Mark Burrell remembers his famous grandmother, Lady Denman, the woman who spoke this city's name on the great occasion of March 12, 1913, speaking with a refined and polished ''Queen's English accent''.
On Monday at Parliament House he reminisced about her in exactly those Queen's English tones. His is exactly the voice you'd expect of a man from an ancient (15th-century) West Sussex family, a chap educated at Eton and Cambridge and then going on to hold the office of High Sheriff of West Sussex.
Visiting Canberra, he is of enormous interest to Canberrans while we are in such a history-conscious state because he is the grandson of the vice-regal couple in those famous photographs of the 1913 naming of Canberra ceremonies.
The slight man in the cocked hat (with plumes) is his grandfather, Thomas Lord Denman, and the woman in the grand hat is, as just mentioned, Lady Denman, who on the day ended the nation's suspense by taking the chosen name out of the gold case and telling the nation and the world, in a Queen's English accent, what the capital of a continent was going to be called. The couple lived and served in this dominion from July 1911 until May 1914.
On Monday Burrell and his wife Margot (she is an Australian and they married 46 years ago and live in England but have a son in Melbourne) were in Canberra to visit the But Once in a History exhibition all about the 1913 occasion. Crossing our fingers in hope of a ''yes'', we asked if Burrell had known and was able to remember his illustrious grandparents.
''Yes of course, I was born in 1937 and knew them both. [They both died in 1954.] I knew her well and I remember staying with her when I was about eight years old, in her house Balcombe Place in Sussex at just about the end of the Hitler war. I went to a school nearby so I did get to know her pretty well. She was a lovely person and looked after me really well.
''And I have two little golf stories about her. The family history has it that she was very keen on golf and when she was wife of the governor-general and living at Government House in Melbourne she dug a bunker in the grounds (and I think we have somewhere a photograph of her digging it) so she could practise. But that would be absolutely typical of her because she loved doing that kind of thing.''
Yes, as her biographer reports and as Australian society columnists of the day noticed, Lady Denman was an energetic, progressive, liberal, feminist, unorthodox soul. For example, while serving in Australia she often drove her own car at a time when women didn't do that and when especially women of her class insisted on being driven by servants. And after her refreshingly unstuffy stint in these colonies she went home to England to do energetic war work and then to take on various humane and liberal causes.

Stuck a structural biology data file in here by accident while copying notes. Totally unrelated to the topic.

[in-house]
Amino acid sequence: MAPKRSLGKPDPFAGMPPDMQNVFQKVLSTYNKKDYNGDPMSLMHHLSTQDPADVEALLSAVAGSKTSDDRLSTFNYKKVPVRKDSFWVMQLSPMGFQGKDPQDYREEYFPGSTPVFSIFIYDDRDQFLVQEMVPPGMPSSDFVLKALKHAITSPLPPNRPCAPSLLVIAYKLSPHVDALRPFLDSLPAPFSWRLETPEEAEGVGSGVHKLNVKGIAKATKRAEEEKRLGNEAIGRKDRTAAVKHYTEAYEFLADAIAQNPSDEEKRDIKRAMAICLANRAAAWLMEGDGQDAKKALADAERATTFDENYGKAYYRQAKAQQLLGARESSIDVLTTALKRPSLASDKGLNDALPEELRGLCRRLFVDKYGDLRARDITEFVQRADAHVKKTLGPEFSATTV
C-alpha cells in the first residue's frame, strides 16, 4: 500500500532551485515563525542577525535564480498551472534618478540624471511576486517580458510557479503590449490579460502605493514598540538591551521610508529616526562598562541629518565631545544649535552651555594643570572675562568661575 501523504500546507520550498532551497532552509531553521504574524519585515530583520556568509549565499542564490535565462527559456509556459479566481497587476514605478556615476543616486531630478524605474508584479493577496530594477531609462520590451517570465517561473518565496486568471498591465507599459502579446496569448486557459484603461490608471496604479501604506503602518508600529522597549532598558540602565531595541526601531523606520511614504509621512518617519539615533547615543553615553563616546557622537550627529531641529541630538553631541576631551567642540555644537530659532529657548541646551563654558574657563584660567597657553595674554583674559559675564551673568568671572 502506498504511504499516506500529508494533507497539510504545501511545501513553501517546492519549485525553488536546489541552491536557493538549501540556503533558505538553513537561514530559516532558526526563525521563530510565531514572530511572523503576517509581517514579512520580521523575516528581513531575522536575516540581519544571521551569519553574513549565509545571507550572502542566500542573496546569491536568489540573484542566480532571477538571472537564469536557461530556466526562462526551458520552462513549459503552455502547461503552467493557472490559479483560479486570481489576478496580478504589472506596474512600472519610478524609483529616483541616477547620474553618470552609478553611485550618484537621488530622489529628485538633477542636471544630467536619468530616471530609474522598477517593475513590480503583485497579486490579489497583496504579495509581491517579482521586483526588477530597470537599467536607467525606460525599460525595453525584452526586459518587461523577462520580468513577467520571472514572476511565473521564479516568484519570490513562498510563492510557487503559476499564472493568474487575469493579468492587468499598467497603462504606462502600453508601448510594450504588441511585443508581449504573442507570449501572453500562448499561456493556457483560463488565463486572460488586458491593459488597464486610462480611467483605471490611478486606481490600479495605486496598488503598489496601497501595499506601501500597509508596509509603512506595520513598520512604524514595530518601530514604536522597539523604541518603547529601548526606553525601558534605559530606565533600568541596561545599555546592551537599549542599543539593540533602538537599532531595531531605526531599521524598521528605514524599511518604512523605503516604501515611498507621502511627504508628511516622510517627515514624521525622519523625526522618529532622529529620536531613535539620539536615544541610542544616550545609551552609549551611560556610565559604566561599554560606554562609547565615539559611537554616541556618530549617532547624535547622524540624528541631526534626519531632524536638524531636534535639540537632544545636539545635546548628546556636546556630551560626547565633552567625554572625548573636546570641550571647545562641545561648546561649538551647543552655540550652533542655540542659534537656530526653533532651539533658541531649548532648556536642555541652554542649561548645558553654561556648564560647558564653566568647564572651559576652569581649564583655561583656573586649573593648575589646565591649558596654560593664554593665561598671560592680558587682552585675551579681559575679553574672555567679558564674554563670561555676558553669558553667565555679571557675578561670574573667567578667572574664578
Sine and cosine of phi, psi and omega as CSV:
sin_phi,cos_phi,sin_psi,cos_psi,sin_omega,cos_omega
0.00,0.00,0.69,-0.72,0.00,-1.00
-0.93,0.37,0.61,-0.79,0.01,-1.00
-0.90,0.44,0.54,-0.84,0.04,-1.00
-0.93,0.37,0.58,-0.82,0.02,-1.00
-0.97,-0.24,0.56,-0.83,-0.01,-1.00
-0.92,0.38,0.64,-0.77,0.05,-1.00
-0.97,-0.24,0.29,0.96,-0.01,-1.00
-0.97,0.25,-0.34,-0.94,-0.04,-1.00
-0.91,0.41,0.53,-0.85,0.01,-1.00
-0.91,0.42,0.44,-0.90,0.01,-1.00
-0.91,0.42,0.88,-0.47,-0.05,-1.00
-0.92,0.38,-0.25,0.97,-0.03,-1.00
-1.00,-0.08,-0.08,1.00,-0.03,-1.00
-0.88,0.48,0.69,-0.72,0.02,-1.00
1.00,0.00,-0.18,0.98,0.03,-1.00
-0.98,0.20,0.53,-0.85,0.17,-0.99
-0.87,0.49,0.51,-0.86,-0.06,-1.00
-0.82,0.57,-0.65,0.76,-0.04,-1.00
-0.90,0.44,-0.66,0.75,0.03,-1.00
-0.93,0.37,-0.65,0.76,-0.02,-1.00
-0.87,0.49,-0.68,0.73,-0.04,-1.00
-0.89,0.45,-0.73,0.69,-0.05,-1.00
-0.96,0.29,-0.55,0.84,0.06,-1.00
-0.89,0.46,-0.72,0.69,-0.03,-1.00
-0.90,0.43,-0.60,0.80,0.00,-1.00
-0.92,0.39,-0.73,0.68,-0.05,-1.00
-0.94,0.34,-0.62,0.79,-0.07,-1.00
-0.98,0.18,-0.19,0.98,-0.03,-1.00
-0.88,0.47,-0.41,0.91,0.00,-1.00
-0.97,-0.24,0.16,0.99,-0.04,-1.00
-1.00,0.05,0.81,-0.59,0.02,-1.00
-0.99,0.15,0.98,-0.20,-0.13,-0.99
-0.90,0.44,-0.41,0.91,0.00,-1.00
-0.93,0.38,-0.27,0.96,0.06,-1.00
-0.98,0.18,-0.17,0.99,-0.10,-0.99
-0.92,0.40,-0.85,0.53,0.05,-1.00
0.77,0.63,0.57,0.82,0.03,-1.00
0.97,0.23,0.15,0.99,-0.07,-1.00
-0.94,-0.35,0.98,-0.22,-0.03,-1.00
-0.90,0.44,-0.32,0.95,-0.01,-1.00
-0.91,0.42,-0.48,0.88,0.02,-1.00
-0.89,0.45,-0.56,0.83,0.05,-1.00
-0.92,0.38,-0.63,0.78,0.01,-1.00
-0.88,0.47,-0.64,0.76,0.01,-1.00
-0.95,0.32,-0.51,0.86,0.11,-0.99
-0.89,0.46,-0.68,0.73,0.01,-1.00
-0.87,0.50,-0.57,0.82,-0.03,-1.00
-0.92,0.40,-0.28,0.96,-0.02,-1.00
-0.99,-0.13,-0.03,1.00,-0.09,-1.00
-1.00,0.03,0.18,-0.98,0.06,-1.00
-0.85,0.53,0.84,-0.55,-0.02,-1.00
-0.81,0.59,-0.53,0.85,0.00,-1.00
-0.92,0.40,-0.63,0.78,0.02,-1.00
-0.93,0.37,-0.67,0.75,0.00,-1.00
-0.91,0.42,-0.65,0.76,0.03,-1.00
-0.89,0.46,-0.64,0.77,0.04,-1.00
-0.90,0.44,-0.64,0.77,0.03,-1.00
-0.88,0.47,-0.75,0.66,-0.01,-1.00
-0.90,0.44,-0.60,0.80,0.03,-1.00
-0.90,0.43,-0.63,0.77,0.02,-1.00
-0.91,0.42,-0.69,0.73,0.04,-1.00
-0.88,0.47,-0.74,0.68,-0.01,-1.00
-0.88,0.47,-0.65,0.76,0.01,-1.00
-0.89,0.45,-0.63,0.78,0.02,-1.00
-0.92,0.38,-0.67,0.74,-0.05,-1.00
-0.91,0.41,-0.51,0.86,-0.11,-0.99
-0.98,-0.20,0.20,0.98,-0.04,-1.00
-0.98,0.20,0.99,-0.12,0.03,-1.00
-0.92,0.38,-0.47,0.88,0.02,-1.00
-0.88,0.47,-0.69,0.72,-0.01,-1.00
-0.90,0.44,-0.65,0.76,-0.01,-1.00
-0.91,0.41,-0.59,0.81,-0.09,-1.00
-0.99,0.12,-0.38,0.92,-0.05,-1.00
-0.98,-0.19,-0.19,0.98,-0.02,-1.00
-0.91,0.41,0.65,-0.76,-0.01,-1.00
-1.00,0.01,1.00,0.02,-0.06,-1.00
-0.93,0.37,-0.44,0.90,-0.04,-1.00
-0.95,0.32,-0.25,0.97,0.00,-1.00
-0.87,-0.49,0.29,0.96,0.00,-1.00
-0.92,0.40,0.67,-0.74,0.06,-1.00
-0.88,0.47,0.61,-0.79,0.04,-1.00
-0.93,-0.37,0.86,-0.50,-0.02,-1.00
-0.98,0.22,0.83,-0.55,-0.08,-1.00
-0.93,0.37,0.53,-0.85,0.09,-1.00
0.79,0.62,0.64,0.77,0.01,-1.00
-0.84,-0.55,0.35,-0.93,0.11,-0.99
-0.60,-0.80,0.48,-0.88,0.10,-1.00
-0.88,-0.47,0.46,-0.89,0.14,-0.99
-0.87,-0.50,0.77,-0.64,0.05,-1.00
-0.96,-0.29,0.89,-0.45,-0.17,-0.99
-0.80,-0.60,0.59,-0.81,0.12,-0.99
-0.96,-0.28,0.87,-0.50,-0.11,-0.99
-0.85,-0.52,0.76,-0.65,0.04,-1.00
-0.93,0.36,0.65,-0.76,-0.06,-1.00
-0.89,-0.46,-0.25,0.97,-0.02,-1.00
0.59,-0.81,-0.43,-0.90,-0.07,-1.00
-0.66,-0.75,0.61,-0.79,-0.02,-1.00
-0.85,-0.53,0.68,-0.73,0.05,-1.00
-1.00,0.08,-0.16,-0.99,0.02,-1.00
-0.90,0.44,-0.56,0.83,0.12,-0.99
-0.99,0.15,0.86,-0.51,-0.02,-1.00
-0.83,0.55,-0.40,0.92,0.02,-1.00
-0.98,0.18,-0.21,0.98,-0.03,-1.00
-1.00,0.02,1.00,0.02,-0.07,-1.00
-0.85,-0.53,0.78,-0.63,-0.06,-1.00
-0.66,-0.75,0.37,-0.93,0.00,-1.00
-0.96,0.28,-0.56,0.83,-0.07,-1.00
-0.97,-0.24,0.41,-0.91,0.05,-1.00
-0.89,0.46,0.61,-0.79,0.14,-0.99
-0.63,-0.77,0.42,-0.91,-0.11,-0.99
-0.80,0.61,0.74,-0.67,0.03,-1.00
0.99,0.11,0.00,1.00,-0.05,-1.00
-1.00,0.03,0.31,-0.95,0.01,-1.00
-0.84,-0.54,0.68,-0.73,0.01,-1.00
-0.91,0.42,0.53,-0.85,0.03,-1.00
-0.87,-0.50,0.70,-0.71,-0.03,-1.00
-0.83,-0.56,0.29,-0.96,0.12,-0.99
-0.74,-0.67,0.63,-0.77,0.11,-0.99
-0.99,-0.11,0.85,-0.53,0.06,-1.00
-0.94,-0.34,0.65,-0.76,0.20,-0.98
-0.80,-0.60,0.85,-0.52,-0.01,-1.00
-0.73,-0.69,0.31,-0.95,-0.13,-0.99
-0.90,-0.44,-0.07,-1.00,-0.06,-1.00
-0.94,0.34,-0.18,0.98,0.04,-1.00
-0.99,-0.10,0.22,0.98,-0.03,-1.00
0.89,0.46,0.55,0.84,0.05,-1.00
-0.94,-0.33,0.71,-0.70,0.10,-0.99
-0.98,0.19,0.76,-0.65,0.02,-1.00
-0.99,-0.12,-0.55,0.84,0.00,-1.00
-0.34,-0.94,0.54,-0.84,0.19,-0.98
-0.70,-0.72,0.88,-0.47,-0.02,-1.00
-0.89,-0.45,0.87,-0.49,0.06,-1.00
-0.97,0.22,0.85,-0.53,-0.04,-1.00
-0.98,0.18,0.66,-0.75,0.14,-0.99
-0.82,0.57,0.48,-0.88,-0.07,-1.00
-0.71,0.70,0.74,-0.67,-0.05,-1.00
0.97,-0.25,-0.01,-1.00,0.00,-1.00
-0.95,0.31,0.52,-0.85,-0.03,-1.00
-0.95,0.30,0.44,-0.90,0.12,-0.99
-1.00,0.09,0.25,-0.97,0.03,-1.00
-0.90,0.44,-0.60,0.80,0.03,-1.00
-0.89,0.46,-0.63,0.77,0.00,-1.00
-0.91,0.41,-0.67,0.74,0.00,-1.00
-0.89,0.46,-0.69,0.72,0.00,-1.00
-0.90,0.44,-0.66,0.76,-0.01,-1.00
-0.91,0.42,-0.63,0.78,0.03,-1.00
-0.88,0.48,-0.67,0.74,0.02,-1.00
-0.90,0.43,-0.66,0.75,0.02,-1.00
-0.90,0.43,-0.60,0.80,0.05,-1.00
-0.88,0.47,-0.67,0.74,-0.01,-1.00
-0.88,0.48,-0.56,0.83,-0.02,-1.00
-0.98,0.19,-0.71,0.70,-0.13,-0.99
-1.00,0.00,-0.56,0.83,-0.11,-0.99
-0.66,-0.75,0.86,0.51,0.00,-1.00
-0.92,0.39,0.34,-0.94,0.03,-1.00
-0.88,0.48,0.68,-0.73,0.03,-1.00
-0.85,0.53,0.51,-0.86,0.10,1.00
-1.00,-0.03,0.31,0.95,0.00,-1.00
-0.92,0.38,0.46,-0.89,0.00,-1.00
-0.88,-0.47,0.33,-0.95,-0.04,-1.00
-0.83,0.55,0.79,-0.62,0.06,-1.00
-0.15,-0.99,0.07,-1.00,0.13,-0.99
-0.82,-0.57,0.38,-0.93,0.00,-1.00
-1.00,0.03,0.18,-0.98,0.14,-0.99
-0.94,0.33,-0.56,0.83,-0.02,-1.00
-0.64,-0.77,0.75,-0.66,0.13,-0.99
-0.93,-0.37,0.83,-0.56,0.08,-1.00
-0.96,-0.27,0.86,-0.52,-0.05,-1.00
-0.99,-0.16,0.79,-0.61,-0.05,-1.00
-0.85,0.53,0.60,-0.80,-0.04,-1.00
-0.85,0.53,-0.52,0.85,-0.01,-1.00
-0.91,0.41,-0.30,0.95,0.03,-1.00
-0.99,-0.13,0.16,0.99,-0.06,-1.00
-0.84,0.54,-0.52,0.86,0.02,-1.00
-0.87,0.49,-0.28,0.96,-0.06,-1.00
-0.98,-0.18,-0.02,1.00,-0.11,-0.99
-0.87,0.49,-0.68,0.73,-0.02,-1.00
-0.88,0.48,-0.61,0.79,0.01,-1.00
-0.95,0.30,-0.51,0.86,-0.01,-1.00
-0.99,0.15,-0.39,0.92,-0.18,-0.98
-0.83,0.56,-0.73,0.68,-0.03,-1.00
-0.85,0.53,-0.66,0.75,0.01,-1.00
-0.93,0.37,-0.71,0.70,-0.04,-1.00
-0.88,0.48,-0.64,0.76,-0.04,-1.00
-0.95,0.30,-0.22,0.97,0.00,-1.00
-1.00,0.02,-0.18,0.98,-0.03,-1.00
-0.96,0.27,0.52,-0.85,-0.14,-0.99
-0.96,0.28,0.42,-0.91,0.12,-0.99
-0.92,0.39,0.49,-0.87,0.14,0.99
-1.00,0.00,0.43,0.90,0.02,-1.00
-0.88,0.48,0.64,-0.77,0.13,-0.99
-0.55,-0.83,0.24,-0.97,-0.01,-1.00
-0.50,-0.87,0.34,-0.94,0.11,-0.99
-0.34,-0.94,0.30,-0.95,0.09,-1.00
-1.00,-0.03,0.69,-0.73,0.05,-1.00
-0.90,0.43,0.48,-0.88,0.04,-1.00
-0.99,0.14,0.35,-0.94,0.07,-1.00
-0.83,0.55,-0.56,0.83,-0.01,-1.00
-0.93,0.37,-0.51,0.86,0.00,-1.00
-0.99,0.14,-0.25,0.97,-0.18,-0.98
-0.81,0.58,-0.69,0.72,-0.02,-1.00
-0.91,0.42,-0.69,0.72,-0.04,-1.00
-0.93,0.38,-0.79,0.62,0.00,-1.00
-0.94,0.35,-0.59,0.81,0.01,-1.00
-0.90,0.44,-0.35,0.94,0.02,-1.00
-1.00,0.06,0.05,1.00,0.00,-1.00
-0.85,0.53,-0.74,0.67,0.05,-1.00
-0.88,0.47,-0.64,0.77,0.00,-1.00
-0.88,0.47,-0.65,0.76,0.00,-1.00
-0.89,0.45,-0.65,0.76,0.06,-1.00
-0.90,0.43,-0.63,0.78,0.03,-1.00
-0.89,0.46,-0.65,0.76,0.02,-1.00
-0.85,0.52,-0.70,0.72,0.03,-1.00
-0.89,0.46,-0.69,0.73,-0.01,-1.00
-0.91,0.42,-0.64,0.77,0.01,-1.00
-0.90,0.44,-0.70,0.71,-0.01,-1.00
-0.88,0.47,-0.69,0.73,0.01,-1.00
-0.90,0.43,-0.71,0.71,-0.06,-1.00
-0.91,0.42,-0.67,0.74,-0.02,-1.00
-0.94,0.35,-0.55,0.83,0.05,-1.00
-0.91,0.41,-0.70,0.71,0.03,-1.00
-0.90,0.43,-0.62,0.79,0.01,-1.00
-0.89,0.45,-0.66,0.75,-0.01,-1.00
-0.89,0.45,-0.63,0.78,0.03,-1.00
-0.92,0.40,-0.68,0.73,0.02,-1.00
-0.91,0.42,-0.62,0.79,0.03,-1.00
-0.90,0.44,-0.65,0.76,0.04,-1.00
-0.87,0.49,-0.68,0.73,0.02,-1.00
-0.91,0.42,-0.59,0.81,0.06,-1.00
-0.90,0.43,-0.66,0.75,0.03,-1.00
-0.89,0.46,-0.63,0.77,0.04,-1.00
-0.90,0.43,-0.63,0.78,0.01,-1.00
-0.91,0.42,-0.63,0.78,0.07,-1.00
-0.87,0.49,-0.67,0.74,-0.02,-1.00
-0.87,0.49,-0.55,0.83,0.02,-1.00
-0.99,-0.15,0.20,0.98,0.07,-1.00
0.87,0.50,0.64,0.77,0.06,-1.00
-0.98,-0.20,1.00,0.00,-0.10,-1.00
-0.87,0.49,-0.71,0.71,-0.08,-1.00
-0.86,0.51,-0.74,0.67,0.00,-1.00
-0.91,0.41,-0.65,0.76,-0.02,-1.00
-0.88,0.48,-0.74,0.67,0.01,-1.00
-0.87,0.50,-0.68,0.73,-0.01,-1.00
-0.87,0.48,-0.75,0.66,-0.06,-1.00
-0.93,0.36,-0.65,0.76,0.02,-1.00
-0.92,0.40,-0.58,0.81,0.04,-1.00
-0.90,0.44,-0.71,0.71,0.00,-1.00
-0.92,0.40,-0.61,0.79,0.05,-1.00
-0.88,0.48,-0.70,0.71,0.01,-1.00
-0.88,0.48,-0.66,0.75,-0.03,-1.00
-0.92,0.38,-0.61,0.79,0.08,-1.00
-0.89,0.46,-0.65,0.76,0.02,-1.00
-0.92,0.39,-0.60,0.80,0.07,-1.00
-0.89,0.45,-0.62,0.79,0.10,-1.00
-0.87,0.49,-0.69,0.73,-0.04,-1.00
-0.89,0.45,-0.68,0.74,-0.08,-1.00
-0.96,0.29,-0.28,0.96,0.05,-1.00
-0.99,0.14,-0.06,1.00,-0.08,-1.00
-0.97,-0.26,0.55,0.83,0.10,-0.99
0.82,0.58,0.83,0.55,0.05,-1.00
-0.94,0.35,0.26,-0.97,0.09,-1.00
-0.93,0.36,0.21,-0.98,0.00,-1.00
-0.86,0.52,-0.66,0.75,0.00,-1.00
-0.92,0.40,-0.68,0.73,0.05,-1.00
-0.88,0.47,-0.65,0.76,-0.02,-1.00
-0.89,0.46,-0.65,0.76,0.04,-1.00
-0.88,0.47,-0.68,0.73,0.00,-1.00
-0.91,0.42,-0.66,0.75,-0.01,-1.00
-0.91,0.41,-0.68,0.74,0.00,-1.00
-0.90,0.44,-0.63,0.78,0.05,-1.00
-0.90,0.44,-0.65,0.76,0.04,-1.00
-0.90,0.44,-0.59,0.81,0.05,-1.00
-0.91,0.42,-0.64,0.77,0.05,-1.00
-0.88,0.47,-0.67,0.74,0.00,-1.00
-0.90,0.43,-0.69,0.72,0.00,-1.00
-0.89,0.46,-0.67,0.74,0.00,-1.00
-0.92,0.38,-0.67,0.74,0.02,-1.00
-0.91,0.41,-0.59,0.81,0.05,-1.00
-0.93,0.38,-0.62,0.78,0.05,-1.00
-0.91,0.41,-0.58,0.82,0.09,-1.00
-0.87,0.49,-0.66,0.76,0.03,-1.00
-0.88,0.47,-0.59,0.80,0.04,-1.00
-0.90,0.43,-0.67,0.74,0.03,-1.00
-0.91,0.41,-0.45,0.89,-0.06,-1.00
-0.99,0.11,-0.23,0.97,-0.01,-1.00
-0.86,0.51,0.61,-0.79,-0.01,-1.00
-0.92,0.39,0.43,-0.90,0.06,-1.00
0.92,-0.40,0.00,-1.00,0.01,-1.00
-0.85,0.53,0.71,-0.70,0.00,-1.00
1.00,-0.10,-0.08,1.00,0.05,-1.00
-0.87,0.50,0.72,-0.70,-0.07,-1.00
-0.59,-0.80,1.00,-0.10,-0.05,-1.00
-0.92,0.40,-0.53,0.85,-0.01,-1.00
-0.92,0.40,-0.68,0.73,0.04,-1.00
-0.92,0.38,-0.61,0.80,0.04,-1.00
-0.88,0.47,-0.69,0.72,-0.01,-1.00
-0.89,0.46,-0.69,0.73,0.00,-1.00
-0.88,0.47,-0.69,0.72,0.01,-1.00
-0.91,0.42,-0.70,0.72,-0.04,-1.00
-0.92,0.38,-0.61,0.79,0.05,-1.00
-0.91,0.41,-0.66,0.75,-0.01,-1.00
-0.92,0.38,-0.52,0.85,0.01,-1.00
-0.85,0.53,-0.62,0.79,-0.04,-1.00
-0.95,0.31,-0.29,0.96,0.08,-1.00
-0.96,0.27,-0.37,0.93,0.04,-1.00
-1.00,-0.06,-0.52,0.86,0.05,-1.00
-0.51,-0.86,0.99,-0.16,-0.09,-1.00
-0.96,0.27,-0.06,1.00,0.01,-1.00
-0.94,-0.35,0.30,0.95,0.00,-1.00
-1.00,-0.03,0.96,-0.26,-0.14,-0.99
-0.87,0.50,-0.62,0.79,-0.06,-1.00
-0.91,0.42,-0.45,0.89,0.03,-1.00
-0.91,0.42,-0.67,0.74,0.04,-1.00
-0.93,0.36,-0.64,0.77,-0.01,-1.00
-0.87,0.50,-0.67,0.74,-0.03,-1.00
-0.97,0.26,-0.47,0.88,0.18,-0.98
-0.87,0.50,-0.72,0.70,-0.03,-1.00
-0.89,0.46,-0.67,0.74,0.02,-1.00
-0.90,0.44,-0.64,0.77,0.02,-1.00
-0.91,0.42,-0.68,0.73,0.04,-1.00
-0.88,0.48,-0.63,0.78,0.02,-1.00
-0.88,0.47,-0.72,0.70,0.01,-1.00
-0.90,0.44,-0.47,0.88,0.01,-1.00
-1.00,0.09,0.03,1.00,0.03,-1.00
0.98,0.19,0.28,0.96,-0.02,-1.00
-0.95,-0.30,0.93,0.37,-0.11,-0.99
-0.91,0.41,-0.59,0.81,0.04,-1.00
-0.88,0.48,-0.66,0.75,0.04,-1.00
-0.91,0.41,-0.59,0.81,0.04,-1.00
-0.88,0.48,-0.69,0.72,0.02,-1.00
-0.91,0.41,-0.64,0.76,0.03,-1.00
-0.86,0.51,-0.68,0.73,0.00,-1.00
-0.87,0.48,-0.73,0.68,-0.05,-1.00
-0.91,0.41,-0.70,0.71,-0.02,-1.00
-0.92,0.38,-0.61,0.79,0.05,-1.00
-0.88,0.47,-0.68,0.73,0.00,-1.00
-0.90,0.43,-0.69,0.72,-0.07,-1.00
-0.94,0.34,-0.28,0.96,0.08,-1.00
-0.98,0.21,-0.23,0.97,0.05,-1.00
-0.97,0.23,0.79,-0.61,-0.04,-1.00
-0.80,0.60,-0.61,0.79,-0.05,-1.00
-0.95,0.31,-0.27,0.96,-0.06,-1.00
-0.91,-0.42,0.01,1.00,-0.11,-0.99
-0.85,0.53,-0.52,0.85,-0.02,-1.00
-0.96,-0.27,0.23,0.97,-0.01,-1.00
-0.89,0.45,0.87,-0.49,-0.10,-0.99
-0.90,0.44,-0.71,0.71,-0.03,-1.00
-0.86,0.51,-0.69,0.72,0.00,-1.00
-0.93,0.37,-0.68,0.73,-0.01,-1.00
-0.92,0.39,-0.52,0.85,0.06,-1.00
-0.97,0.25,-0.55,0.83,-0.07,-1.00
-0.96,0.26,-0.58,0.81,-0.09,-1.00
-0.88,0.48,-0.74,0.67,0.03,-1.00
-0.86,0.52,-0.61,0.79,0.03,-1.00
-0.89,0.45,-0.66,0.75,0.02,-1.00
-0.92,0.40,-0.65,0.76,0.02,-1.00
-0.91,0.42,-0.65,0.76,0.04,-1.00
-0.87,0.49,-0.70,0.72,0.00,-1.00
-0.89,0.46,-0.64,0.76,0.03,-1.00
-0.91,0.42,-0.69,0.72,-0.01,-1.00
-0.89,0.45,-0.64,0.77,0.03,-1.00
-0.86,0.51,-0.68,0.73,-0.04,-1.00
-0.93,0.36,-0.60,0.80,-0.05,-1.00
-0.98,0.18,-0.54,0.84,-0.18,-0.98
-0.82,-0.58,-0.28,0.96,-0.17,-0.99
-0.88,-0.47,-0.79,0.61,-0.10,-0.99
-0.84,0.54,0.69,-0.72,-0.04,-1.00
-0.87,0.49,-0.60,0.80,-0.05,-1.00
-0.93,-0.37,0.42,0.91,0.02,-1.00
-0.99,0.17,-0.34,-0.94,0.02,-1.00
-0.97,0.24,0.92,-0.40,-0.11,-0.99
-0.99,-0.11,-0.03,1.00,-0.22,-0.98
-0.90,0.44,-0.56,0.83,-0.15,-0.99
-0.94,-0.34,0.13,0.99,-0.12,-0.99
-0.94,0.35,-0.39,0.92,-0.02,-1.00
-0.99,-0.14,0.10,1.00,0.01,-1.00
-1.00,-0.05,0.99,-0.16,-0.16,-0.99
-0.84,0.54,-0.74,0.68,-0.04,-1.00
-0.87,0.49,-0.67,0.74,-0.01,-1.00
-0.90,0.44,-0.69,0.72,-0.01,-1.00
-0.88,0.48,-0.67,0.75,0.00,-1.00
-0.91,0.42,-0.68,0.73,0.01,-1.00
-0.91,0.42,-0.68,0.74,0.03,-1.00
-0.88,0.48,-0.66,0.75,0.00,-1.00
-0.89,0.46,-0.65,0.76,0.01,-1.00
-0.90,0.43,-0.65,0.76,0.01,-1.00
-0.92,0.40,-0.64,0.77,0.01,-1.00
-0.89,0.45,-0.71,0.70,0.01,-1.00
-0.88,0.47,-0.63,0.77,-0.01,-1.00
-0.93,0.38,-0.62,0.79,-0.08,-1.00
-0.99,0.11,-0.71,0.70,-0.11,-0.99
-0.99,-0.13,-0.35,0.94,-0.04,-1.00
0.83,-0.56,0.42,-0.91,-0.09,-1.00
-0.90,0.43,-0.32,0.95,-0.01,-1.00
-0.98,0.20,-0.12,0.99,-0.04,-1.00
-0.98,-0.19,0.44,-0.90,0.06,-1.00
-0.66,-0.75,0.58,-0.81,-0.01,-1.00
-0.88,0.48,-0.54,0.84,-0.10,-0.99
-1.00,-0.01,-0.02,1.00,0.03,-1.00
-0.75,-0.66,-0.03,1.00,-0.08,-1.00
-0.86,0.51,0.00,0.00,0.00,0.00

''The other golfing story,'' Burrell continued, ''which sort of shows her character is that she put in a little pitch and putt course in her garden at Sussex. And she laid it out so that the ninth hole was right up against the plate glass windows of the dining room so that her guests were never brave enough to hit the ball properly and she always won!''
''My other connection with her is I'm now chairman of the offshoot of the birth control charity that she started. Hers was the Family Planning Association but then that got big and went public.
''She was very modern. She was a terrific organiser. I think she even wrote a little book called How to Chair Meetings because she did chair all sorts of different things and was good at it. She was very sporting too. She loved her golf. I remember now I played golf with her up at her house up at Thorpeness.''
He remembers his grandfather Lord Denman too. After Lord and Lady Denman separated they continued to live not far from one another (Lady Denman at manorial Balcombe Place and Lord Denman in the posh Brighton suburb of Hove) and did see one another socially.
''And my grandfather was a very keen ice skater [Burrell recalls that his grandfather seems to have had an affair with Sonja Henie, 1912-1969, the Norwegian World and Olympic figure-skating champion] and I used to go skating with him when I was little and he was big. So, yes, I did know him but I knew my granny Lady Denman much better.''
He remembers with great fondness how ''even when she was quite old she loved bonfires''. Balcombe Place had huge gardens and so there was lots of scope for these conflagrations.
''She loved bonfires so much that I remember that in one edition of Who's Who she gave 'bonfires' as one of her hobbies.''
Most items of the grand, gold-and-silver-braided costume that Lord Denman wore on March 12, 1913, are on display at Parliament House and Burrell has not only seen them before but even, as a boy, remembers dressing up in them. What boy would have been able to resist! He remembers them being, irresistibly, ''up in an attic, and in a tin trunk … I especially remember the sword''.
You won't be able to try on the costume or wave the sword but you can look at them until April 3 in the Presiding Officers Exhibition Area at Parliament House.